The survey shows that only 58% of Android-based smartphones and 63% of Android tablets are protected by an anti-virus solution, while 31% of smartphones and 41% of tablets are not even password-protected. Their users’ risky behavior might stem from the fact that 28% of them are not aware of the existence of cyberthreats targeting mobiles and 26% of those surveyed said they were aware but didn’t worry about it.
To make matters worse 18% of unprotected Android-based smartphones contain precisely the information that attackers are most eager to find: PIN codes for bank cards, passwords to online banking systems and other financial data. 24% of them store passwords to social networks, personal and work e-mail, VPN and other sensitive resources. Even though users can’t be bothered to set a password to stop unauthorized access to their devices, they still store personal emails (49%), work emails (18%), as well as the “data that they would not want anyone to see” (10%) on their smartphones.
According to the survey, Android users encounter online threats more often than the users of Windows-based devices*. The latter also know more about the dangers and tend to protect their devices in 9 out of 10 cases. Thus the survey found that over a 12-month period 41% of smartphone users and 36% of tablet users faced malicious applications, 18% of smartphone users and 24% of tablet users had their online service accounts hacked, while financial cyberattacks affected 43% of smartphone users and 50% of tablet users. The average figures for all devices based on different platforms accounted for 31% (malicious applications), 14% (hacking online service accounts) and 43% (financial cyberattacks) – significantly lower than the Android-only figures.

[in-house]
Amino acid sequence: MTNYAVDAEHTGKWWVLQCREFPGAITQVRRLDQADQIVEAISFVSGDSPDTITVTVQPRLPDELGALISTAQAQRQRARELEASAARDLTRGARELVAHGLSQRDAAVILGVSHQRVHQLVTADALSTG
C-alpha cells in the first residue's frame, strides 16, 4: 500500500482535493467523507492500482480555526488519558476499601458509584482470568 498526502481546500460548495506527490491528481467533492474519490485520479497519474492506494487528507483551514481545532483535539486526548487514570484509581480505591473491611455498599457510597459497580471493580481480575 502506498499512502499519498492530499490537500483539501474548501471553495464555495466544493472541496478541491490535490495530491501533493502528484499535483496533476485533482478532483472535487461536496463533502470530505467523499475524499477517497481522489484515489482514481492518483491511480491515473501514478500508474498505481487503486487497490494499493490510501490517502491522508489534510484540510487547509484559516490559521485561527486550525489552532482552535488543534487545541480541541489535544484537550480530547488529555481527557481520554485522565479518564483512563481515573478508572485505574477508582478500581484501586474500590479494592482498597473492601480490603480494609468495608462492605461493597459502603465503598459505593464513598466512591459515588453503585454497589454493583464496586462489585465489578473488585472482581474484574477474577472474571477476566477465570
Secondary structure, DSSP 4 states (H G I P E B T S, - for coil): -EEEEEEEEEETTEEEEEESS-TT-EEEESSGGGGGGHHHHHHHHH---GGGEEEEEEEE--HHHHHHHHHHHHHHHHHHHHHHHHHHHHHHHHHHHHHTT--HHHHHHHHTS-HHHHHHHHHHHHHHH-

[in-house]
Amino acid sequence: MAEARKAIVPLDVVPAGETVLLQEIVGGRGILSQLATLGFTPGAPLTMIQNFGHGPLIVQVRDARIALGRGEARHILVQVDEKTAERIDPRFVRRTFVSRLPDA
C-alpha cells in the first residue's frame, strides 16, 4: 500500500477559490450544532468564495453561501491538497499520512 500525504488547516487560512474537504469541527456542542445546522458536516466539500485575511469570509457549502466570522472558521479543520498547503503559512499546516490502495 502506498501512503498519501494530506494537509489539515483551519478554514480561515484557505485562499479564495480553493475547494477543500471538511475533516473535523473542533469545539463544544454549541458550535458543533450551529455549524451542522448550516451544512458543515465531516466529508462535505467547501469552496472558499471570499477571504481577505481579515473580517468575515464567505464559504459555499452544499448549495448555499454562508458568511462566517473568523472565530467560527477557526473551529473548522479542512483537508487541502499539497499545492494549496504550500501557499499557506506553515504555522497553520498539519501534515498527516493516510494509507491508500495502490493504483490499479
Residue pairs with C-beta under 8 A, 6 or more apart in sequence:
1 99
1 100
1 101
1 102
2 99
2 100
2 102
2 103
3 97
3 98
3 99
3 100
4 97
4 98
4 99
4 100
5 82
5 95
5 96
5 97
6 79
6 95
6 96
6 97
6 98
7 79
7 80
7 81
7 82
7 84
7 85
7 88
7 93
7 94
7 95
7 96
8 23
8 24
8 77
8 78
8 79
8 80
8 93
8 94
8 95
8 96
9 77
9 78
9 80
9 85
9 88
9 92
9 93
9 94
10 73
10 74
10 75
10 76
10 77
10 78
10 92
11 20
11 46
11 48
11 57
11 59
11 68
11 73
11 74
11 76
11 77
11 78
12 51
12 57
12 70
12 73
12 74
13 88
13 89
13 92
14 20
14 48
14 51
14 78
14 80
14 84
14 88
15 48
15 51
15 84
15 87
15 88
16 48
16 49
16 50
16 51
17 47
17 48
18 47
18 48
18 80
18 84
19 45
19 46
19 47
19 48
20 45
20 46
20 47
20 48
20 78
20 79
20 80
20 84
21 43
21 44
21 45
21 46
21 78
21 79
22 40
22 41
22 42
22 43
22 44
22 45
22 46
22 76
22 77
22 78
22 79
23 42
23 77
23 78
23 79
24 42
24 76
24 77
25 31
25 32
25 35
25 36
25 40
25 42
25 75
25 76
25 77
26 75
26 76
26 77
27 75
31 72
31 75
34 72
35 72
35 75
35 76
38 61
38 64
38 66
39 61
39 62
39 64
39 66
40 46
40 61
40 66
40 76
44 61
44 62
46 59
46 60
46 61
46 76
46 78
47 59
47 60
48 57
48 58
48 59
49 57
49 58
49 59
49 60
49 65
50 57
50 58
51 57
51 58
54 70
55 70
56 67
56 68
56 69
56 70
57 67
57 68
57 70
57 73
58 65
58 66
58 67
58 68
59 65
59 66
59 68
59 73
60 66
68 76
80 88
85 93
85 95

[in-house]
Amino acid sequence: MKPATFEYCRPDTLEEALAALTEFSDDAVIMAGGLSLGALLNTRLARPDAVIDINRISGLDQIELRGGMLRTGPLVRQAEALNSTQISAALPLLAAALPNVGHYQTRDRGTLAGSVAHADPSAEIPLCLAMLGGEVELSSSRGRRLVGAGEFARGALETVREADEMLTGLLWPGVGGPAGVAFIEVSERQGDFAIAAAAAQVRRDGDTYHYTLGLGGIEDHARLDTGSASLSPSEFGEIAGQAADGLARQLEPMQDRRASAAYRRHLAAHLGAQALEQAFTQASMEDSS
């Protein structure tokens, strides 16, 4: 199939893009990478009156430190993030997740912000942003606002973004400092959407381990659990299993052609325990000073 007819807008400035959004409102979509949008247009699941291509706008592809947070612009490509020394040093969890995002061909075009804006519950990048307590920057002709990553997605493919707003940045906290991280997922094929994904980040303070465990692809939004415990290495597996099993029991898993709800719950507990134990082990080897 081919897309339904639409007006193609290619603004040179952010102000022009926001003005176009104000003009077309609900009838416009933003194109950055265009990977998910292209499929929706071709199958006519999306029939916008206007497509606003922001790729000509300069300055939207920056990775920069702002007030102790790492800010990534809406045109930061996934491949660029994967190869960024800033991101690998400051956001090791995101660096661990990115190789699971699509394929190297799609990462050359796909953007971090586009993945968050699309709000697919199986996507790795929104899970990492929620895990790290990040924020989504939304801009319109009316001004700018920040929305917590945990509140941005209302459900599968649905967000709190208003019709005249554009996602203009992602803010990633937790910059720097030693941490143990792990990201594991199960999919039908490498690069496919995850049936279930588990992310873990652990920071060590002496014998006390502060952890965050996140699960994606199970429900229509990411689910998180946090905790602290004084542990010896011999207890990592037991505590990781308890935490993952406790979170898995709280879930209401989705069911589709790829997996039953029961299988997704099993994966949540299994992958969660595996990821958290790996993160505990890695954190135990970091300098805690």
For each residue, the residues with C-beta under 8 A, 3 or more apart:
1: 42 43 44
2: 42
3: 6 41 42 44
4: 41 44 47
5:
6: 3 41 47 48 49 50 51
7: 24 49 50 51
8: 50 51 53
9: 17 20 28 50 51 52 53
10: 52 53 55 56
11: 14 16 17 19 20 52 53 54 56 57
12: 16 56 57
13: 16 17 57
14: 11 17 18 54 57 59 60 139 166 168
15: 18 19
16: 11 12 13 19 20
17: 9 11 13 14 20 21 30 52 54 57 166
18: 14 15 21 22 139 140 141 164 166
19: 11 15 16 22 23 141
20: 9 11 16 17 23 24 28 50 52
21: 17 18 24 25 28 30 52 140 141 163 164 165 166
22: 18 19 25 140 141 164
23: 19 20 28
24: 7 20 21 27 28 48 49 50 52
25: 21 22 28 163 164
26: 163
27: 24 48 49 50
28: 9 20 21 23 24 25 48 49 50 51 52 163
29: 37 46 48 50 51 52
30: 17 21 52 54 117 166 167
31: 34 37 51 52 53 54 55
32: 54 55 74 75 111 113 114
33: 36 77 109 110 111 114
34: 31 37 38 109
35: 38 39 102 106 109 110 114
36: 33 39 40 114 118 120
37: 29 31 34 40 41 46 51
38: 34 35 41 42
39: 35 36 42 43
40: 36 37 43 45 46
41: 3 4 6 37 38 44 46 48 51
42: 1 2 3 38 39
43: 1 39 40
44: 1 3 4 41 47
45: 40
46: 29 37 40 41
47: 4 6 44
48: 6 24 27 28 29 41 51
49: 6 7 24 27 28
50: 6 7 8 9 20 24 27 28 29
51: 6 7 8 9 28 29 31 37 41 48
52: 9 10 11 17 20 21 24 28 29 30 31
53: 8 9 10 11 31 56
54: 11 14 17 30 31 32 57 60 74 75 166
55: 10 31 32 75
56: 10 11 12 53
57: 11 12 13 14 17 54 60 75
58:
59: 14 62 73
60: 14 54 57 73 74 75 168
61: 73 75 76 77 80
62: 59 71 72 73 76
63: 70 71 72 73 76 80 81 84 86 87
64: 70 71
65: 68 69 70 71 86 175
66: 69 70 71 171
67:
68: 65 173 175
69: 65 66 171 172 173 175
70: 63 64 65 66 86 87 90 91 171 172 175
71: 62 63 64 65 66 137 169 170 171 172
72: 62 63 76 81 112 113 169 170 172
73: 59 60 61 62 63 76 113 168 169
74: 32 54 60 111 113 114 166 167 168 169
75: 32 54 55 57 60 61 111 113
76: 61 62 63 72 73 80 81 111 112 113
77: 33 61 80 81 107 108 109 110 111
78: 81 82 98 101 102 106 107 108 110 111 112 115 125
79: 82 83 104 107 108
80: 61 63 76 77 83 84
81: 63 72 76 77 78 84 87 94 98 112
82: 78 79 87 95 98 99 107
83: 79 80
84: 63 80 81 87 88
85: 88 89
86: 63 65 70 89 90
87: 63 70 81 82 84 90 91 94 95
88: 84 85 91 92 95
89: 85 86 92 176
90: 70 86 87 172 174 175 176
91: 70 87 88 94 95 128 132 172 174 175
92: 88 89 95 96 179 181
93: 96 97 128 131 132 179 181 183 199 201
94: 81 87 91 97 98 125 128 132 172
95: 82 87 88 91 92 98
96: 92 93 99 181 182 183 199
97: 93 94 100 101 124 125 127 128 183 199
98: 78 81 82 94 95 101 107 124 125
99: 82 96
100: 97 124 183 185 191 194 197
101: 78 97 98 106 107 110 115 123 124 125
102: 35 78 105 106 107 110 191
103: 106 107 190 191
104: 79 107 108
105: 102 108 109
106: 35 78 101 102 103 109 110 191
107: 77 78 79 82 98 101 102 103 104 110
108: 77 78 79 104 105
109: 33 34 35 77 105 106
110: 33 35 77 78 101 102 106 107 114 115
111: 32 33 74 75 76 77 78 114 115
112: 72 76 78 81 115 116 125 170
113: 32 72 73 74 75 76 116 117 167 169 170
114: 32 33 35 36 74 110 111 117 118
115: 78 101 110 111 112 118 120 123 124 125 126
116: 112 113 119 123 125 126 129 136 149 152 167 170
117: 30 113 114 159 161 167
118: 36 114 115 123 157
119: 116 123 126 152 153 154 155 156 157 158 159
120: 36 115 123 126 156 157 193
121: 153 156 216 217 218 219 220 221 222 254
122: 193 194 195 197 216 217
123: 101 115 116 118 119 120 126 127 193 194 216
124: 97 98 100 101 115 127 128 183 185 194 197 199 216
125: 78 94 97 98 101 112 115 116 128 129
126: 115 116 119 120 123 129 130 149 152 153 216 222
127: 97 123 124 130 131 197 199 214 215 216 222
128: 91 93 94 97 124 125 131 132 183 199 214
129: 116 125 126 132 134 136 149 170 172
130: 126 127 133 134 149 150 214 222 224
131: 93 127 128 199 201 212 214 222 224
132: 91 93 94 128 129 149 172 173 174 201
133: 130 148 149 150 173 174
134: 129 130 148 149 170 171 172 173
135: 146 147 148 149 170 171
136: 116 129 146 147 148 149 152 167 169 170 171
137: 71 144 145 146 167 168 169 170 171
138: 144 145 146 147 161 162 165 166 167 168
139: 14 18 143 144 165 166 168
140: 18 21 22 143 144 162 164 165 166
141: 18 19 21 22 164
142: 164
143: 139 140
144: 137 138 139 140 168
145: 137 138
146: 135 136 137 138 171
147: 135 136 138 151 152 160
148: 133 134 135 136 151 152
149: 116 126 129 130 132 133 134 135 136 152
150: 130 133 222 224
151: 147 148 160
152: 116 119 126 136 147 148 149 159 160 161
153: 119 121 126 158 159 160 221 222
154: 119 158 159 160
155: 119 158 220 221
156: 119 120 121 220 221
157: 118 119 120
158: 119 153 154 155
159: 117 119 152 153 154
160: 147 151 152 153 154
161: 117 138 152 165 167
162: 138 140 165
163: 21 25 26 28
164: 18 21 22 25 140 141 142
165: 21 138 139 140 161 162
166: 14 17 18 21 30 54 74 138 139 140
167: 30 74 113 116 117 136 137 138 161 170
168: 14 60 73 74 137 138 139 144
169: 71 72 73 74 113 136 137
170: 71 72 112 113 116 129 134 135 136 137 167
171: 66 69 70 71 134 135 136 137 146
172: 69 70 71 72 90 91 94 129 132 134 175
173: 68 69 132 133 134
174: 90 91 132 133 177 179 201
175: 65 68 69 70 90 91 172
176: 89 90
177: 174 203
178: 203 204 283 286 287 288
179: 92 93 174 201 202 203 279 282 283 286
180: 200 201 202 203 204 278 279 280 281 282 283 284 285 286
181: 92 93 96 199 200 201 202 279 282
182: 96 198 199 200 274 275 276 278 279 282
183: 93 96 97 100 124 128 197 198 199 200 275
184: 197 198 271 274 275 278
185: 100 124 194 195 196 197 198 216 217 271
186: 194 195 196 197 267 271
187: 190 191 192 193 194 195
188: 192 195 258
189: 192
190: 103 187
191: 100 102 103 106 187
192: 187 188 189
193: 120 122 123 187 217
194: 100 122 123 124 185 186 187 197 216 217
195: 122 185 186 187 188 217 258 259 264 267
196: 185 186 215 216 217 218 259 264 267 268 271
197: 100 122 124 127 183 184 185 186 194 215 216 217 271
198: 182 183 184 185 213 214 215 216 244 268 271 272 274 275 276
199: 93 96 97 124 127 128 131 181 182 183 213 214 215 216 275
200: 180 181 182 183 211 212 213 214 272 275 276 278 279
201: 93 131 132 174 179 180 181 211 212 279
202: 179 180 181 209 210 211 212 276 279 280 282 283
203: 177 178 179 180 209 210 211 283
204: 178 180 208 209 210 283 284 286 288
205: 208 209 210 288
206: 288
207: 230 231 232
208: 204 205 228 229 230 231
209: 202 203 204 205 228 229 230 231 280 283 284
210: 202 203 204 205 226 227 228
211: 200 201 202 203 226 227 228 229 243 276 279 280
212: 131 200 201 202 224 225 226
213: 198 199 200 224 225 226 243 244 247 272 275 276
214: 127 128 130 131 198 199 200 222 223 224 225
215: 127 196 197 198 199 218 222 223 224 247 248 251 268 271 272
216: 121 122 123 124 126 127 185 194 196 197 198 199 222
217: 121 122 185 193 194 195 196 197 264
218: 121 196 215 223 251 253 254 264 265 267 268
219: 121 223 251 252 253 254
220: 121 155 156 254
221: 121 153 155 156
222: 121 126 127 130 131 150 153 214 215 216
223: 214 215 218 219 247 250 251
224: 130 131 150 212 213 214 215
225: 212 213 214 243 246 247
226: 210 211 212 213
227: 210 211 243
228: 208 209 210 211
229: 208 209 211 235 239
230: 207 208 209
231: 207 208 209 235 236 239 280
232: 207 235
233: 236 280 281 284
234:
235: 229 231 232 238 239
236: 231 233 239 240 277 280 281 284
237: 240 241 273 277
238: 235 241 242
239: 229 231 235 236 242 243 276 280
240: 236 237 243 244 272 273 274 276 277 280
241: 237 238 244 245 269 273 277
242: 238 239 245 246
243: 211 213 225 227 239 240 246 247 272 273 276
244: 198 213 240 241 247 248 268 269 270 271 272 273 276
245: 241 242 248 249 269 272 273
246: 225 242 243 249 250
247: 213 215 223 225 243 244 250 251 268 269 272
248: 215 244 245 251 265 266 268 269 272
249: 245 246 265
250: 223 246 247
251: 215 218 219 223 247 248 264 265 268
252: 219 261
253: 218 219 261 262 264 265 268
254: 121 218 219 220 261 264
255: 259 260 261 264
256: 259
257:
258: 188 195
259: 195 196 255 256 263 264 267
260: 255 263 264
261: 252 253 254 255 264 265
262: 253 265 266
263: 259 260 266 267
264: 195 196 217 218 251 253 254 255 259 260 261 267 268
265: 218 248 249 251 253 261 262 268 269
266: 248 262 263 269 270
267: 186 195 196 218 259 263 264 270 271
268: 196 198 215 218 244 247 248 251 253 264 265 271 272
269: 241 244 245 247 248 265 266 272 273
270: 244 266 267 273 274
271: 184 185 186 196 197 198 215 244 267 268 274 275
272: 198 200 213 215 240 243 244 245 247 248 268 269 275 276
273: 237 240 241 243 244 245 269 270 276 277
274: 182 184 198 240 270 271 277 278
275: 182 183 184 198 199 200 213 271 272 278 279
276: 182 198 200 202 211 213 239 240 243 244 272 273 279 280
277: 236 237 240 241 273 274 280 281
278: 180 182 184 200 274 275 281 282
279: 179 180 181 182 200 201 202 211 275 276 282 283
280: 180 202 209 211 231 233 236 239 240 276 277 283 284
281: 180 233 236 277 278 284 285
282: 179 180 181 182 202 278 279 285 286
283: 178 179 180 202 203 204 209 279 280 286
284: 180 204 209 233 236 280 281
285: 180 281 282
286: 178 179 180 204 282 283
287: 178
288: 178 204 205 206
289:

“It is not surprising that mobile users are facing online threats more often now: devices are capable of doing so much more, and many more people are using them, so of course they will attract fraudsters. To avoid falling victim to scams, users are advised to protect their devices against cyberthreats and be especially careful with any sensitive data stored on them,” said Victor Yablokov, Head of Mobile Product Line at Kaspersky Lab.